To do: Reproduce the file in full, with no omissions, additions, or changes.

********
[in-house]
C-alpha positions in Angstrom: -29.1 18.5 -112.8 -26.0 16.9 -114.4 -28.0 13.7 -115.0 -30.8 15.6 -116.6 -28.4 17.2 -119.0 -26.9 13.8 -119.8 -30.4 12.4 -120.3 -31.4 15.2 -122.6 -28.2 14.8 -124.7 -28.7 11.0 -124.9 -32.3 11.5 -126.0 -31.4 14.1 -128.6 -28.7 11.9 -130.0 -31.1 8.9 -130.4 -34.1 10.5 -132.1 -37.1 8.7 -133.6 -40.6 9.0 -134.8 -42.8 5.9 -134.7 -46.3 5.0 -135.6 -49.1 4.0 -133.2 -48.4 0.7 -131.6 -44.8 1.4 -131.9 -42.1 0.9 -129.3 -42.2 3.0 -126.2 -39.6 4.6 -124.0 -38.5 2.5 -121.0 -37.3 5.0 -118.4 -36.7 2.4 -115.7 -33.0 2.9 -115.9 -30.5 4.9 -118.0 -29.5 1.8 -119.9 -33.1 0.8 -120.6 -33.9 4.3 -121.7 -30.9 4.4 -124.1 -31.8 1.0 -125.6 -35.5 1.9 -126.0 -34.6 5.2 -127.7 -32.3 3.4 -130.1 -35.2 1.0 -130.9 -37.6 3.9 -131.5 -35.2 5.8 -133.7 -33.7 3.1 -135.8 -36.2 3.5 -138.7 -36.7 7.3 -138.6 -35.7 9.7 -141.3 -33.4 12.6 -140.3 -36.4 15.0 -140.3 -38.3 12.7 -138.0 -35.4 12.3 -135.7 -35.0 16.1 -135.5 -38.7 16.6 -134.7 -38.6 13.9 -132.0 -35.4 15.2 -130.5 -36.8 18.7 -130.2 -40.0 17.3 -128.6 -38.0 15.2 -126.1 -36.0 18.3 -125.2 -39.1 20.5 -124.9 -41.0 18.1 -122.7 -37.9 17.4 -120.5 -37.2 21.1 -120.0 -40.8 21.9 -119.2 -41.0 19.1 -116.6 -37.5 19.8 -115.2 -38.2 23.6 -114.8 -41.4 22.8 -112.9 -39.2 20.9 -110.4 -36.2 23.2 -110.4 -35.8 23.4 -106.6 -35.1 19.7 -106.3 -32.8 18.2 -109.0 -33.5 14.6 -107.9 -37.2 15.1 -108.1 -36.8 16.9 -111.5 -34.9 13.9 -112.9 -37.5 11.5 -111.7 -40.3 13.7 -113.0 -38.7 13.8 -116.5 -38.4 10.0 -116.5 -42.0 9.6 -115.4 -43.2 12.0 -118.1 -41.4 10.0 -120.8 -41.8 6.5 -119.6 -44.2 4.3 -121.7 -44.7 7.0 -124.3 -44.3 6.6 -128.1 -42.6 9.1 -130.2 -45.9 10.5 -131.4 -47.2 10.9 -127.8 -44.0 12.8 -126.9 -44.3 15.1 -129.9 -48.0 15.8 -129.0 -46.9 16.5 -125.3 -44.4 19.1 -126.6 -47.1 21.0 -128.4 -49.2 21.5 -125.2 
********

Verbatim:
[in-house]
C-alpha positions in Angstrom: -29.1 18.5 -112.8 -26.0 16.9 -114.4 -28.0 13.7 -115.0 -30.8 15.6 -116.6 -28.4 17.2 -119.0 -26.9 13.8 -119.8 -30.4 12.4 -120.3 -31.4 15.2 -122.6 -28.2 14.8 -124.7 -28.7 11.0 -124.9 -32.3 11.5 -126.0 -31.4 14.1 -128.6 -28.7 11.9 -130.0 -31.1 8.9 -130.4 -34.1 10.5 -132.1 -37.1 8.7 -133.6 -40.6 9.0 -134.8 -42.8 5.9 -134.7 -46.3 5.0 -135.6 -49.1 4.0 -133.2 -48.4 0.7 -131.6 -44.8 1.4 -131.9 -42.1 0.9 -129.3 -42.2 3.0 -126.2 -39.6 4.6 -124.0 -38.5 2.5 -121.0 -37.3 5.0 -118.4 -36.7 2.4 -115.7 -33.0 2.9 -115.9 -30.5 4.9 -118.0 -29.5 1.8 -119.9 -33.1 0.8 -120.6 -33.9 4.3 -121.7 -30.9 4.4 -124.1 -31.8 1.0 -125.6 -35.5 1.9 -126.0 -34.6 5.2 -127.7 -32.3 3.4 -130.1 -35.2 1.0 -130.9 -37.6 3.9 -131.5 -35.2 5.8 -133.7 -33.7 3.1 -135.8 -36.2 3.5 -138.7 -36.7 7.3 -138.6 -35.7 9.7 -141.3 -33.4 12.6 -140.3 -36.4 15.0 -140.3 -38.3 12.7 -138.0 -35.4 12.3 -135.7 -35.0 16.1 -135.5 -38.7 16.6 -134.7 -38.6 13.9 -132.0 -35.4 15.2 -130.5 -36.8 18.7 -130.2 -40.0 17.3 -128.6 -38.0 15.2 -126.1 -36.0 18.3 -125.2 -39.1 20.5 -124.9 -41.0 18.1 -122.7 -37.9 17.4 -120.5 -37.2 21.1 -120.0 -40.8 21.9 -119.2 -41.0 19.1 -116.6 -37.5 19.8 -115.2 -38.2 23.6 -114.8 -41.4 22.8 -112.9 -39.2 20.9 -110.4 -36.2 23.2 -110.4 -35.8 23.4 -106.6 -35.1 19.7 -106.3 -32.8 18.2 -109.0 -33.5 14.6 -107.9 -37.2 15.1 -108.1 -36.8 16.9 -111.5 -34.9 13.9 -112.9 -37.5 11.5 -111.7 -40.3 13.7 -113.0 -38.7 13.8 -116.5 -38.4 10.0 -116.5 -42.0 9.6 -115.4 -43.2 12.0 -118.1 -41.4 10.0 -120.8 -41.8 6.5 -119.6 -44.2 4.3 -121.7 -44.7 7.0 -124.3 -44.3 6.6 -128.1 -42.6 9.1 -130.2 -45.9 10.5 -131.4 -47.2 10.9 -127.8 -44.0 12.8 -126.9 -44.3 15.1 -129.9 -48.0 15.8 -129.0 -46.9 16.5 -125.3 -44.4 19.1 -126.6 -47.1 21.0 -128.4 -49.2 21.5 -125.2 